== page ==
The plethora of litigation against restaurants for alleged improper tip practices continues. Follow this link to see new litigation brought against a restaurant for requiring tipped employees to perform non-tipped work.
If a restaurant takes a tip credit, those employees who are paid pursuant to the tip credit cannot perform non-tipped work more than 20% of the time. (The DOL has indicated that an employee’s status will be viewed on the basis of his activities over an entire workweek. See DOL Opinion Letter, 1997 WL 998047 (Nov. 4, 1997).) In other words, if a tipped employee is performing related duties not directed at tips, then the related duties can be compensated pursuant to the tip credit as long as those related duties only comprise 20% or less of the employee’s time. No tip credit may be taken for time spent on unrelated duties, and a tipped employee must be paid full minimum wage for such duties.
For example, a waitress may be employed in a dual job. If she customarily and regularly receives at least $30 a month in tips for her work as a waitress, then she is a tipped employee only with respect to employment as a waitress. While a tip credit can be taken for the time worked in the tipped position, she must be paid at least minimum wage for those hours spent working in the non-tipped position. Such a situation is distinguishable from that of a waitress who spends part of her time cleaning and setting tables, toasting bread, making coffee and occasionally washing dishes or glasses. These are considered related duties in an occupation that is a tipped occupation even though they are not by themselves directed toward producing tips.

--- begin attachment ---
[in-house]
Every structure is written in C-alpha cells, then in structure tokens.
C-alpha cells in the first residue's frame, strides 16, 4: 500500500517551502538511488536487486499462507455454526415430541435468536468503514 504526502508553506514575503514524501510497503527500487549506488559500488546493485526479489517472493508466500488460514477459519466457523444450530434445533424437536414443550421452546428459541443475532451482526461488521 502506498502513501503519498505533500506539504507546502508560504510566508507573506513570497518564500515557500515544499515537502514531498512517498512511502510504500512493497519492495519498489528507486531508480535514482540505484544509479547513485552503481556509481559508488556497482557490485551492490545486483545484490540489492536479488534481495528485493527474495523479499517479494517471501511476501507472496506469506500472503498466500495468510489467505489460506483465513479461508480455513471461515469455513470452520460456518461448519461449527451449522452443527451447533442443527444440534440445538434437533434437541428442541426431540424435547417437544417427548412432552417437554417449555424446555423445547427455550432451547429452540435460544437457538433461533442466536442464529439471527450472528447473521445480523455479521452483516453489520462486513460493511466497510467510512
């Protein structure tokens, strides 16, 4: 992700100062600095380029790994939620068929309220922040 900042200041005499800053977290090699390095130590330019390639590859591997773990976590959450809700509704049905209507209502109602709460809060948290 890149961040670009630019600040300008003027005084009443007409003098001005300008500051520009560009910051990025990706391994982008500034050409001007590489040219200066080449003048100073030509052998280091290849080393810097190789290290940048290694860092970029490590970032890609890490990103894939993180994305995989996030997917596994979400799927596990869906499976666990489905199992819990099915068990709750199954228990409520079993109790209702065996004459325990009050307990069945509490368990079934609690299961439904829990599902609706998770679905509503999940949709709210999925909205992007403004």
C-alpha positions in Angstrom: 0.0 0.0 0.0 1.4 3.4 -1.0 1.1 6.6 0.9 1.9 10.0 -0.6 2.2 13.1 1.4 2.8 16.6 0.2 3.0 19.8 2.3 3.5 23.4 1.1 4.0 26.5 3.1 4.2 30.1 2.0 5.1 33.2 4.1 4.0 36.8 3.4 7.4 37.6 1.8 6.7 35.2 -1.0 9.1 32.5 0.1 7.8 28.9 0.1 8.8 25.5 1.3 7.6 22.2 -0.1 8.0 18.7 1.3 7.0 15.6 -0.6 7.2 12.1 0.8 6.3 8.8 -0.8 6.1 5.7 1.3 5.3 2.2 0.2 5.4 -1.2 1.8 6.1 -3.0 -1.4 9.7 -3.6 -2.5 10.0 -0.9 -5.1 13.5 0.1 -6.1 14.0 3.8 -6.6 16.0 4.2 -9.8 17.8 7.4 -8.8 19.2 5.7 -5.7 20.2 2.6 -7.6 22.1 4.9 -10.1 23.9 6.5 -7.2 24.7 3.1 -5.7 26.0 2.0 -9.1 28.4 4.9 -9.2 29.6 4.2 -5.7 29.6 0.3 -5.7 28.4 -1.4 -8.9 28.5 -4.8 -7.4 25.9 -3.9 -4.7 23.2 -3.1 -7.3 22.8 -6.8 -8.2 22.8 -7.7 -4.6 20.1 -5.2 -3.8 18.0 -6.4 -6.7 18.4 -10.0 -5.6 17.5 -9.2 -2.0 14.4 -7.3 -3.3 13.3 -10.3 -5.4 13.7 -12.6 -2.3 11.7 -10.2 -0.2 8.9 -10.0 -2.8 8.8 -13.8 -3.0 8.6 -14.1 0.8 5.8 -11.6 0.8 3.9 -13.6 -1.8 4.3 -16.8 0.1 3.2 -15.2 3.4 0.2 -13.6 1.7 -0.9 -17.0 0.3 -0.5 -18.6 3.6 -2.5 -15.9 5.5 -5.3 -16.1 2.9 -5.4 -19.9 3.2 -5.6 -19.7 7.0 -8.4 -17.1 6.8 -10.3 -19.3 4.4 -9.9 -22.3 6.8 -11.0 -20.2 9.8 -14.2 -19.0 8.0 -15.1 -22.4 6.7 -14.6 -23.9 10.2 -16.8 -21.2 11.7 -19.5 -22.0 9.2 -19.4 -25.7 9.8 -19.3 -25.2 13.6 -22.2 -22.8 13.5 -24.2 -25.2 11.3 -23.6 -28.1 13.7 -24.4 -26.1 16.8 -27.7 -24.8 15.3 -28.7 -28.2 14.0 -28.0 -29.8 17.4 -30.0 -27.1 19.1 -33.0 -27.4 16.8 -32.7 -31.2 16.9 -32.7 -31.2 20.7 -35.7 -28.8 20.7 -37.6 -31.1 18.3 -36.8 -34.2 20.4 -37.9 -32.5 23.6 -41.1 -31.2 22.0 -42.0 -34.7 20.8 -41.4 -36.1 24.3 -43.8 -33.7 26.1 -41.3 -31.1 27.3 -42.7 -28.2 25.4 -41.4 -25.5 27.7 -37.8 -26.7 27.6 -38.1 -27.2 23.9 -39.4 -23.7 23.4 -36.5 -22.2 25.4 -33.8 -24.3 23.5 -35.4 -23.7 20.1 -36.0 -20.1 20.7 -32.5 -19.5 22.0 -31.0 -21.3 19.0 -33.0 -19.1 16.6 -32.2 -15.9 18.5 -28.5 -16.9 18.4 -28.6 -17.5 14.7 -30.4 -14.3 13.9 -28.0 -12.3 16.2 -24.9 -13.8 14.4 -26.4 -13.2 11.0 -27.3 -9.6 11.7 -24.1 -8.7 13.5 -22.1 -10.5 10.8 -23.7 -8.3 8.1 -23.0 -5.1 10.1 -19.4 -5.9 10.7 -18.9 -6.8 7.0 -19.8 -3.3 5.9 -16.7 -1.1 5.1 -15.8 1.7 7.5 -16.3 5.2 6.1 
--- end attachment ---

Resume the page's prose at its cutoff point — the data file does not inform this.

You can find helpful guidance on assessing and using tip credit here.